Sport has enormous power to generate social, economic and environmental change. It is a tool to empower girls and women. It has the potential to equip them with leadership skills and discipline but also dismantle stereotypes and discrimination. Women are far more visible in sports today than at any previous point in history. However they are still underpaid compared to their male counterparts. It is our challenge to ensure the achievement of gender equality in the sports world and values underpinned in the 2030 Agenda and Sustainable Development Goals.
Here are 10 African women who have excelled in a variety of sports and have either paved the way or are still paving a way for other African women athletes.
Tanya Muzinda (Zimbabwe)
Tanya started racing at the age of 5 years. Before the age of 13, Tanya is the first ever female motocross champion in Zimbabwe and holds various other titles including Teen Sportsperson of the Year. She is the first woman in Zimbabwean motorcross history to have won a championship race. Tanya is an example that girls can excel any sport and age doesn’t matter.
Derartu Tulu (Ethiopia)
Derartu is the first African, black female athlete to win an Olympic title, Tulu was born in the village of Bekoji, in the Arsi region of central Ethiopia in 1969. She is known to be one of the legendary African runners specializing in long-distance running – road running, marathon distance, cross country running. In 1992, Tulu won the women’s 10,000 meters race in the Barcelona Olympics. She was also the first athlete to win two Olympic titles over the distance of 10,000m when she won the race in the Olympic games of Sydney in 2000. Tulu also won the world title of 10,000m in Edmonton in 2001.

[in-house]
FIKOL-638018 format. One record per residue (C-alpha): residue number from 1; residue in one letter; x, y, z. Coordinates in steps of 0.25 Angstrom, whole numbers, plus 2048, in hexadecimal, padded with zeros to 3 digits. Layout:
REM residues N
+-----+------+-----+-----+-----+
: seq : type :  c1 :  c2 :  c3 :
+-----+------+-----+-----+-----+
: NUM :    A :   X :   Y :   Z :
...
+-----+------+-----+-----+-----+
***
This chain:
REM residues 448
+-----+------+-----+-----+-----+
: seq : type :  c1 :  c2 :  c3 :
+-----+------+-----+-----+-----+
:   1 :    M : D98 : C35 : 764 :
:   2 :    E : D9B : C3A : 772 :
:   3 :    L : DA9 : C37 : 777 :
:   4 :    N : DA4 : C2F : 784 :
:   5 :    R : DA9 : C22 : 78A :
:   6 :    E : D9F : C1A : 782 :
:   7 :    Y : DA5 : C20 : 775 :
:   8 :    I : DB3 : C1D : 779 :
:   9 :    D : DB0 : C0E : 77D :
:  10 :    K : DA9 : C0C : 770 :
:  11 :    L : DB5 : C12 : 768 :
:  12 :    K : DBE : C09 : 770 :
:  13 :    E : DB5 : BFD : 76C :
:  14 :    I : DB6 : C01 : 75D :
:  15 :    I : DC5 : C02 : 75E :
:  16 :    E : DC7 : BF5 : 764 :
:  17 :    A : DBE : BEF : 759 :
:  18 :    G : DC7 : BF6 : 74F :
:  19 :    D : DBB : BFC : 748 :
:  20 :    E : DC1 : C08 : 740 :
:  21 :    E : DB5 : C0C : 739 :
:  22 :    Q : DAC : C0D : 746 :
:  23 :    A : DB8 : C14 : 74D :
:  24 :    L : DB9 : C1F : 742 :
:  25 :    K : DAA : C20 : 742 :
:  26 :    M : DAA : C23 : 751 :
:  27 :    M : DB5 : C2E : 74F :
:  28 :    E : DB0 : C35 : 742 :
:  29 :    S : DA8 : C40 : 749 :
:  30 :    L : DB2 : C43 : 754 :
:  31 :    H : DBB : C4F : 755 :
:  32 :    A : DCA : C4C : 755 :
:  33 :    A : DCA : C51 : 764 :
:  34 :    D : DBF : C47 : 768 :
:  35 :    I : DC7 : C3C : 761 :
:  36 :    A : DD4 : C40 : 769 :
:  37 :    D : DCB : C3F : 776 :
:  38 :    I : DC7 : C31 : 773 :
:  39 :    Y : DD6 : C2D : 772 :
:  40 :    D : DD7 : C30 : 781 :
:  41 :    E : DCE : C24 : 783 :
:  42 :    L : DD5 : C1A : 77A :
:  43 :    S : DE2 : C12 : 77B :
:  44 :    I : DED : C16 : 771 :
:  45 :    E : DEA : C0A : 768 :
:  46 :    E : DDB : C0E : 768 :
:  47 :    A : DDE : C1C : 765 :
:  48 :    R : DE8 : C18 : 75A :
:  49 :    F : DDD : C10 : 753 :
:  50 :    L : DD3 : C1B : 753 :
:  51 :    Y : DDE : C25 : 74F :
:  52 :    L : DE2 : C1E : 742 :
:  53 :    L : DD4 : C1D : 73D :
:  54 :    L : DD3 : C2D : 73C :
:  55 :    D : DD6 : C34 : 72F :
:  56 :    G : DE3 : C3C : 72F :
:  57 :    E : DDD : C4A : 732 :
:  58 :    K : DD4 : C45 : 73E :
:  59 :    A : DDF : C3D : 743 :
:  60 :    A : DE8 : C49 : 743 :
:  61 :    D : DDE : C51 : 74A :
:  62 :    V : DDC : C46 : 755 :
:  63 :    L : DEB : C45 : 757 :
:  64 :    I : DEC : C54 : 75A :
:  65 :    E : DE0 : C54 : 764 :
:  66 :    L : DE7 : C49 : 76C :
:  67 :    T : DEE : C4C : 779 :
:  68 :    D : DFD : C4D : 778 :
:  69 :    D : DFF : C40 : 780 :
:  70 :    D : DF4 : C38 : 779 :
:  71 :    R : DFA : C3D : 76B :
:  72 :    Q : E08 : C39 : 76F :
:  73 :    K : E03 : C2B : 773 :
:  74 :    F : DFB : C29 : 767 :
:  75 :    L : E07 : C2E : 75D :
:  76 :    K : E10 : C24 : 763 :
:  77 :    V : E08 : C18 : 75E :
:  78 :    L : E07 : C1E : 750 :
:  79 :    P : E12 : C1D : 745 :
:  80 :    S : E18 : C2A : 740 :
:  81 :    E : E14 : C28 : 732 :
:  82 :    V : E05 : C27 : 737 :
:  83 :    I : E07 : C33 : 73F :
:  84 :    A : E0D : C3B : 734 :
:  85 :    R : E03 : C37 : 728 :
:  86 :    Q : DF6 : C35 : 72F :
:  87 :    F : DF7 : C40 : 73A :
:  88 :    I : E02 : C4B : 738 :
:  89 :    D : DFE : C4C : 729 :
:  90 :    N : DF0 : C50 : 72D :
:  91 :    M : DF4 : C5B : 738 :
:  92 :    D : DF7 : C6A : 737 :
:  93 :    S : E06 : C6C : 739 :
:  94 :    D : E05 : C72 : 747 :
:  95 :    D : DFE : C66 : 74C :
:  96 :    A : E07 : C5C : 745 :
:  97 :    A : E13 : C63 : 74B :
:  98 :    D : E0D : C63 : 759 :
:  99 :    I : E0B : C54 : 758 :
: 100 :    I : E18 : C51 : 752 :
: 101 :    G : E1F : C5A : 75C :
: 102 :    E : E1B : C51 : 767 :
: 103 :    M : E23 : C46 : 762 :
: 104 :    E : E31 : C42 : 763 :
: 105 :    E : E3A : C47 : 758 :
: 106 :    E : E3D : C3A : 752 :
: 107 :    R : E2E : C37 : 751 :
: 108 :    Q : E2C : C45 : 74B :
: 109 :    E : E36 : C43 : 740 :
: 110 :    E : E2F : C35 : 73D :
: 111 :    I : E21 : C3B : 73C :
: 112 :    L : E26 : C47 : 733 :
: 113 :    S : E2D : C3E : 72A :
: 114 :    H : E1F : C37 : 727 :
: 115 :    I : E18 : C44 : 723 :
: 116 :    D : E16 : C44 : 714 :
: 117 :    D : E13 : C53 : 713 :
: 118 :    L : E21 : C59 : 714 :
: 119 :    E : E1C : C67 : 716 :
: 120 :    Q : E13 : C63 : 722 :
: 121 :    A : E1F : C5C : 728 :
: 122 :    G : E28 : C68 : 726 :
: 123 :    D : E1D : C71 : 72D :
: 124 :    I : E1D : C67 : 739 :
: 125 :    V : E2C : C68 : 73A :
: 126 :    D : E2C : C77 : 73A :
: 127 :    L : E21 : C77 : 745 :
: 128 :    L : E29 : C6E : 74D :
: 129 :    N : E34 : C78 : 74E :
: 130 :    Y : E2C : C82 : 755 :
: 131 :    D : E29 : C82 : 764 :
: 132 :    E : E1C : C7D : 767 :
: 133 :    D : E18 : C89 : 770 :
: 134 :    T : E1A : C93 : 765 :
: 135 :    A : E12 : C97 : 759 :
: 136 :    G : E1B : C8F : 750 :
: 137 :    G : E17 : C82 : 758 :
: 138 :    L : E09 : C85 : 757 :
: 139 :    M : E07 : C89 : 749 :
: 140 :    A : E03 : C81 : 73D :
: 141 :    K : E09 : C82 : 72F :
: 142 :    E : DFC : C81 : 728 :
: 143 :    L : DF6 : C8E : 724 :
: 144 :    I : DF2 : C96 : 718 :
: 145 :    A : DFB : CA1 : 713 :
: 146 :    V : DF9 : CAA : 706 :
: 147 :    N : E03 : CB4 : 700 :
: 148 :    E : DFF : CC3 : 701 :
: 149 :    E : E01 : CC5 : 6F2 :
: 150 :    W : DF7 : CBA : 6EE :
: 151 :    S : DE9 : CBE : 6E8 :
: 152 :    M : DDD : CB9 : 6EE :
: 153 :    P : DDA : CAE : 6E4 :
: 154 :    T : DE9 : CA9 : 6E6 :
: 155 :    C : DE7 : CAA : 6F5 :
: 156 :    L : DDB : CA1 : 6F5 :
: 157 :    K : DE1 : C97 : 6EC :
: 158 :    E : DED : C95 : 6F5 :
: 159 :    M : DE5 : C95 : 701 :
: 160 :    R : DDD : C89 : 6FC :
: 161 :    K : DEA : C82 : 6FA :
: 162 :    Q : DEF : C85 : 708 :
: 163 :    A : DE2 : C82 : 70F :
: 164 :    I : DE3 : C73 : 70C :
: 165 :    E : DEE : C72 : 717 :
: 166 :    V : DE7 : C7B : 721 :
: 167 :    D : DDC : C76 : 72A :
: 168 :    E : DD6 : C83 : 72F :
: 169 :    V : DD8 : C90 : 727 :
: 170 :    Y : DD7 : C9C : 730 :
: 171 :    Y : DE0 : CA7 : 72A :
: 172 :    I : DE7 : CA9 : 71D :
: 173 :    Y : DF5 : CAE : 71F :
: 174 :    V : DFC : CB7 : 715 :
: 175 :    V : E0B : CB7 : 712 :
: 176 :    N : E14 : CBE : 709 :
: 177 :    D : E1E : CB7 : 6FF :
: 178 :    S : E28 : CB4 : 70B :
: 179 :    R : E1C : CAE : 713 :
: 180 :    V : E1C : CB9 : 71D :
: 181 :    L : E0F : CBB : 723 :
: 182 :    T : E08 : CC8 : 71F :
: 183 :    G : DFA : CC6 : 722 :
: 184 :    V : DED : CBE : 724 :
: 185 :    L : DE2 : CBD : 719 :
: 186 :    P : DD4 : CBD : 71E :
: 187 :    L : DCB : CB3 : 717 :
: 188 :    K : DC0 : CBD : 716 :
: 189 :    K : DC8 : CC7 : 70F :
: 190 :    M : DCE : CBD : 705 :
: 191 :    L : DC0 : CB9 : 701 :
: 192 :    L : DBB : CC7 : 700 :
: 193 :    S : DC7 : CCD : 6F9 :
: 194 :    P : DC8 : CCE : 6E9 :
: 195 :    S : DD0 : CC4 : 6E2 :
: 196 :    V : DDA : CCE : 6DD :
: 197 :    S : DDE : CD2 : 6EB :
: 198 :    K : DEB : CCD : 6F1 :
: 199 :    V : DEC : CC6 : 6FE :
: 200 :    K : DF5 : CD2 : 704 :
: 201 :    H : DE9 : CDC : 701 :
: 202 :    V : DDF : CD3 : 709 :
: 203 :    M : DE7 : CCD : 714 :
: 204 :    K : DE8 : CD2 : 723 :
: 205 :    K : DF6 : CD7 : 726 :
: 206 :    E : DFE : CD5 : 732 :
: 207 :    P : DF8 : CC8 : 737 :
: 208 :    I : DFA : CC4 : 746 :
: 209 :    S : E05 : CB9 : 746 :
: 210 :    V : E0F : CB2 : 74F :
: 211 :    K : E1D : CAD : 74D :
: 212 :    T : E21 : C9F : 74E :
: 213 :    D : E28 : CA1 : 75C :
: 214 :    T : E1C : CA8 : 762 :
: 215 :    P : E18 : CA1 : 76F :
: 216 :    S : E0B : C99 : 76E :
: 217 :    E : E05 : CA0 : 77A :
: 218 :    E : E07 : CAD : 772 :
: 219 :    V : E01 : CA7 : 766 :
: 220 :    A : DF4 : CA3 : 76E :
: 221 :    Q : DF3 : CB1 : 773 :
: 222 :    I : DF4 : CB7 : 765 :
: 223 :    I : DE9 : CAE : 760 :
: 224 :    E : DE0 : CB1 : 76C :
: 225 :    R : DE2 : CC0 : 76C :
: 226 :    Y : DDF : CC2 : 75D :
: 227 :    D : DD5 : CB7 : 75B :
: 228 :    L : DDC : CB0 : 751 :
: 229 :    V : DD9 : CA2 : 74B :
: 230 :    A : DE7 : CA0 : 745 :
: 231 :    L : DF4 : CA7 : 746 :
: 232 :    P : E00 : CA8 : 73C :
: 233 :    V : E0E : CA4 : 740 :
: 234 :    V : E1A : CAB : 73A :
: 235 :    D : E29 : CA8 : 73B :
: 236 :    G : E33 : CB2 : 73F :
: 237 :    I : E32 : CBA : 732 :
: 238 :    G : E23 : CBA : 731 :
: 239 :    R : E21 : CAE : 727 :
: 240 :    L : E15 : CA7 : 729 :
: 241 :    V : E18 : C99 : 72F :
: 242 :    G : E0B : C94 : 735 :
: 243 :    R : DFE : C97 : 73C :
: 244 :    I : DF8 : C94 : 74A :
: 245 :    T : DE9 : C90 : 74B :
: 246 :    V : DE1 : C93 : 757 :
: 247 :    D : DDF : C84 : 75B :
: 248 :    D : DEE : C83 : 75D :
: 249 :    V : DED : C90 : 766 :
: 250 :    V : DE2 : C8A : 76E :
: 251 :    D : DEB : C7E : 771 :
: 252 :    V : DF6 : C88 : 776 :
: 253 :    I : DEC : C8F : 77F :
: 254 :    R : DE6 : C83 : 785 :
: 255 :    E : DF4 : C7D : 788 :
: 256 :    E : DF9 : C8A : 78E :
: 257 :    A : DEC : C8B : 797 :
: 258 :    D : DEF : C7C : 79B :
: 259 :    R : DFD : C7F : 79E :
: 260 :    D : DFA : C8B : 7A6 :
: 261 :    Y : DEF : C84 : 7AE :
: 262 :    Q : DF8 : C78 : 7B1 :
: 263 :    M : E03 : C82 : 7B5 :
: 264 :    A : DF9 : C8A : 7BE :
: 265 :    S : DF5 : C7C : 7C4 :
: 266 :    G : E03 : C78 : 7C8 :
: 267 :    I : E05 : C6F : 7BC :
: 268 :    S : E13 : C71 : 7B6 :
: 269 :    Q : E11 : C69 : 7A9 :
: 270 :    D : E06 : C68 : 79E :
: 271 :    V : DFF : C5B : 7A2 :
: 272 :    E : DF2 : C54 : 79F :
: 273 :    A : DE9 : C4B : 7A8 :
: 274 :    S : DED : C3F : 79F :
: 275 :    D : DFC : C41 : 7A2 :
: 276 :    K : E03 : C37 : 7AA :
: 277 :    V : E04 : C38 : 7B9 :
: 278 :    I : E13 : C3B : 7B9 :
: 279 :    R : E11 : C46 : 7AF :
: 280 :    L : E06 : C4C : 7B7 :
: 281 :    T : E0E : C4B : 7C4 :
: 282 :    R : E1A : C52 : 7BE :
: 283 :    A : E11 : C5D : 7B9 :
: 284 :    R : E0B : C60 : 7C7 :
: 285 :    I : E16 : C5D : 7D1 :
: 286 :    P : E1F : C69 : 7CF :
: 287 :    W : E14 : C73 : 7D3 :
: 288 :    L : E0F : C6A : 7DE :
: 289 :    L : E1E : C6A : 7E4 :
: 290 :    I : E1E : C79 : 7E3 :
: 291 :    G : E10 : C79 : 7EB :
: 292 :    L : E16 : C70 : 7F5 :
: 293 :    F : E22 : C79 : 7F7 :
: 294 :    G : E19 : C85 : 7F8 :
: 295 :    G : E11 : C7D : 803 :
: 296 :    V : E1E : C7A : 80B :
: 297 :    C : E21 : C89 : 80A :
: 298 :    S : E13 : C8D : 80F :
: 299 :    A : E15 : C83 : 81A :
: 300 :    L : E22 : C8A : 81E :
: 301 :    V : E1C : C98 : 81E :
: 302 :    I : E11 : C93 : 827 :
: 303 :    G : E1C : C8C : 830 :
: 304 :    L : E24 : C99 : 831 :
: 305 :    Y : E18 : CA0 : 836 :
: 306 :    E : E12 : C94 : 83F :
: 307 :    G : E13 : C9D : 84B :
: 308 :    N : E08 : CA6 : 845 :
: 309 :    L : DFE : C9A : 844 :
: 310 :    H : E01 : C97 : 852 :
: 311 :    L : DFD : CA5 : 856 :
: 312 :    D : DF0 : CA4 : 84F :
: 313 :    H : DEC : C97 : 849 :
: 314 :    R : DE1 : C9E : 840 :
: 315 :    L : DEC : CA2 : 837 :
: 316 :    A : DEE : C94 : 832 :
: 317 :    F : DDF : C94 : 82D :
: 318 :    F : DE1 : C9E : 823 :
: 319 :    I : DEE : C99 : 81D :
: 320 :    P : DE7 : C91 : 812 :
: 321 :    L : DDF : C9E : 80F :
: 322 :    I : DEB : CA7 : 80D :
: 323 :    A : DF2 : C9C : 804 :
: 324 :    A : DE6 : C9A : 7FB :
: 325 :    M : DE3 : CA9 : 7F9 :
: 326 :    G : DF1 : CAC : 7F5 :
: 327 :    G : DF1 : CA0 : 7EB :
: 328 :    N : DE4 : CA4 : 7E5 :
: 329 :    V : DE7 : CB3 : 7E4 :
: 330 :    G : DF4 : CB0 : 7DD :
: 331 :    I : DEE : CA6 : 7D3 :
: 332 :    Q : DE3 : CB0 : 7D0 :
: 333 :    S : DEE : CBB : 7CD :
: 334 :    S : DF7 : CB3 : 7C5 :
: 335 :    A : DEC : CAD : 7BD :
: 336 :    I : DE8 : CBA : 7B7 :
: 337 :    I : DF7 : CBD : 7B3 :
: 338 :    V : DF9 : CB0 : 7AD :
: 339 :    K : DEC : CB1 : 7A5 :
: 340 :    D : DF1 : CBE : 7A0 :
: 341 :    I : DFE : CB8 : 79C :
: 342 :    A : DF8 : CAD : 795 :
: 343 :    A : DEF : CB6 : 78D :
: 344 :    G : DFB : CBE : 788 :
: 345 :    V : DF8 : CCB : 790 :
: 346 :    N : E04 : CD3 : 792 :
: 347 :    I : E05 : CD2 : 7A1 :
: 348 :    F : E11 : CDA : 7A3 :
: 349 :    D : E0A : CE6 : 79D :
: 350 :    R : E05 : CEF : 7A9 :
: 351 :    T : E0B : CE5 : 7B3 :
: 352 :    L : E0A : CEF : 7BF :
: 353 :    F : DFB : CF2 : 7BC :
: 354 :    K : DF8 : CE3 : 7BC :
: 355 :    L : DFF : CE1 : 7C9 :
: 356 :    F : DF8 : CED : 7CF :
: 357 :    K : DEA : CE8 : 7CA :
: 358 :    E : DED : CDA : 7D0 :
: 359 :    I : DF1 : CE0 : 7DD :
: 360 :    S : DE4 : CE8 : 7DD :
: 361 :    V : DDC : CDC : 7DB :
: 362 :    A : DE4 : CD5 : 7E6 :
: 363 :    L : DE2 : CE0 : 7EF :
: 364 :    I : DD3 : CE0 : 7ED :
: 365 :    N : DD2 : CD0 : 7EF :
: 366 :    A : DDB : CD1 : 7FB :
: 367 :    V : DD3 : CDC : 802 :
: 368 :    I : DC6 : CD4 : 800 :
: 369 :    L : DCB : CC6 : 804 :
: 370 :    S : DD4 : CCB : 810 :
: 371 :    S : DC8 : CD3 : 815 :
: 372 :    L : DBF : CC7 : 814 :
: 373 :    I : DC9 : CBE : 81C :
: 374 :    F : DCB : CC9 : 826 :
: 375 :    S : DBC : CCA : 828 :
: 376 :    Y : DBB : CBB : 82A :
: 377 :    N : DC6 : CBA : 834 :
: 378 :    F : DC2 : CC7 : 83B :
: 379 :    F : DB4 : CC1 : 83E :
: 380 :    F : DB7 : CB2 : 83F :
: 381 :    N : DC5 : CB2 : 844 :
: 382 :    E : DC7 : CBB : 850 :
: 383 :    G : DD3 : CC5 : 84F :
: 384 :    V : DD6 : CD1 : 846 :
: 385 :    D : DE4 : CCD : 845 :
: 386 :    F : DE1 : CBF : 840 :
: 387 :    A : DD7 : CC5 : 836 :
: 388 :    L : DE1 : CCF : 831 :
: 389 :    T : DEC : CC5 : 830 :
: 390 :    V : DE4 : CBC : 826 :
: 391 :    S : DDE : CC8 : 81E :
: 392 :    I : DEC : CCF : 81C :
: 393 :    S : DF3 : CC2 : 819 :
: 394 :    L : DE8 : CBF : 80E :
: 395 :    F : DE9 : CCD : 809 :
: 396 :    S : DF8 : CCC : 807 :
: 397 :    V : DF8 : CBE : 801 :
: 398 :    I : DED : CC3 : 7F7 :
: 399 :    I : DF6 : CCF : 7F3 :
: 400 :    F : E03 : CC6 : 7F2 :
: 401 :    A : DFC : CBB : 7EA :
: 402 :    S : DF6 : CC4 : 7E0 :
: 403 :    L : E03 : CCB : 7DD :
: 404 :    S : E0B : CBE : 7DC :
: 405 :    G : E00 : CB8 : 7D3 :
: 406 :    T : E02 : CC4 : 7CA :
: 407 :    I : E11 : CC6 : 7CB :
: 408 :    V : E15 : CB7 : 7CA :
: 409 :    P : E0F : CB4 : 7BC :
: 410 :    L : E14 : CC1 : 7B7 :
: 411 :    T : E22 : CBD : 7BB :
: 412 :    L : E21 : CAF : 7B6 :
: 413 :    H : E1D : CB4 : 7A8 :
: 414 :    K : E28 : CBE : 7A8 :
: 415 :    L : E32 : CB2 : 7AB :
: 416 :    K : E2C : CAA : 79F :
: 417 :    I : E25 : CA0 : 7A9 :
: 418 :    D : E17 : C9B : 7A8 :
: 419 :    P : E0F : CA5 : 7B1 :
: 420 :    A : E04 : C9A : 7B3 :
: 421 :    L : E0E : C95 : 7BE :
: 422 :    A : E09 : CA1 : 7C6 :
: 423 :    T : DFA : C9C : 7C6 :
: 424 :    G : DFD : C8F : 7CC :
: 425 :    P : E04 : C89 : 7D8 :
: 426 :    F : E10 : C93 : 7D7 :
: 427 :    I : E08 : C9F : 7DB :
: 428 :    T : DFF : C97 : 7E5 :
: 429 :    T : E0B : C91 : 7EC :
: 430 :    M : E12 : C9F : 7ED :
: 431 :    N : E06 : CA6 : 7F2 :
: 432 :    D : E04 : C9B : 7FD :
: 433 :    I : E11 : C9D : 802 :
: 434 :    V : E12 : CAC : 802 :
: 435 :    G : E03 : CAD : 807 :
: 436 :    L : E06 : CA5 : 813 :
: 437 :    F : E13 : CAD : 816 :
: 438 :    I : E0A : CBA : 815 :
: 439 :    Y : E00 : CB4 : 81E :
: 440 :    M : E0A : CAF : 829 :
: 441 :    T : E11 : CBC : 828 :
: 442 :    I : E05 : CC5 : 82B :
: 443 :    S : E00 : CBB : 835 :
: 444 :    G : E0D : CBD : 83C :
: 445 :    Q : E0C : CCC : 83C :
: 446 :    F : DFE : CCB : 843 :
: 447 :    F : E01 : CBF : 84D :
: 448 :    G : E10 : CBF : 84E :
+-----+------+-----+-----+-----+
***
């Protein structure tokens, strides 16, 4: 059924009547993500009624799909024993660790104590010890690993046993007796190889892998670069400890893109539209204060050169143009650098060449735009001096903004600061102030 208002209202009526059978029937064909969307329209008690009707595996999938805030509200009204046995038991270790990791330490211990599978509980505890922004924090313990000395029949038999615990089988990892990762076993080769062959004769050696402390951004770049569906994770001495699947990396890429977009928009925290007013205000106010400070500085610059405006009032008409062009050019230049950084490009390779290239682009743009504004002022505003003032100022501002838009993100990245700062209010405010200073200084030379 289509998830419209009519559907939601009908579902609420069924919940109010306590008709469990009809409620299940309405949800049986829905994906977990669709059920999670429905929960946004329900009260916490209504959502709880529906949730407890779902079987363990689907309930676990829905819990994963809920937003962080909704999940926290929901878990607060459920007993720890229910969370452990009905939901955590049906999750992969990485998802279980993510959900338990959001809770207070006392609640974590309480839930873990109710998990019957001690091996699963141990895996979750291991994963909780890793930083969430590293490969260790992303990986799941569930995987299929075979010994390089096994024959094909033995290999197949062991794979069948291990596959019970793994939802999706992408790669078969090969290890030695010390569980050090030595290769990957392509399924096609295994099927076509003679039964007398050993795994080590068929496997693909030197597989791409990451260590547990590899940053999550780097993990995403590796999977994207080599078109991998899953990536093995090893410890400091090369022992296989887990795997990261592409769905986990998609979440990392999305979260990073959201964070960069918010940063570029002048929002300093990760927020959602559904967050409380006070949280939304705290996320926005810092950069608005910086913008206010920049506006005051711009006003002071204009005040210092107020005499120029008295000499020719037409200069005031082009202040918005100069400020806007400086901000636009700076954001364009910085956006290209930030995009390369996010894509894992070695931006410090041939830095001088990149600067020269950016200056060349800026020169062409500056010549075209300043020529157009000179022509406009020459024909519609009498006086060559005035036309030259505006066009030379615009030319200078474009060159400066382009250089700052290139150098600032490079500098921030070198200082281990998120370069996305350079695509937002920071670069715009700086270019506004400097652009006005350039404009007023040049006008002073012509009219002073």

Portia Modise (South Africa)
Portia is the first African female player to reach the 100th goal scored for the national team. Modise was born in Soweto, where she started football competitions with the Soweto Ladies in 1996. She became one of two African women, along with Perpetua Nkwocha, to be nominated as FIFA World Player of the Year, which was won by Germany’s Birgit Prinz.
Isabelle Sambou (Senegal)
The Senegalese freestyle wrestler is a nine-time gold medalist in under 51 kg in 2004, 2005, 2007, 2009, 2010, 2011, and 2013, and under 53 kg in 2014 and 2016 at the African Wrestling Championships. Born in October 1980, Sambou became a four-time silver medalist in under 56 kg in 2001, under 51 kg in 2006, under 48 kg in 2012, and under 53 kg in 2015. She won the bronze medal in 2002 under 55 kg, as well as, to the 2009 world title of breach wrestling under 70 kg. Sambou was crowned 2015’s “African Wrestler of the Decade” by the World Wrestling Union (WWU). She is seen as a model for all fighters considering her sport being male-dominated.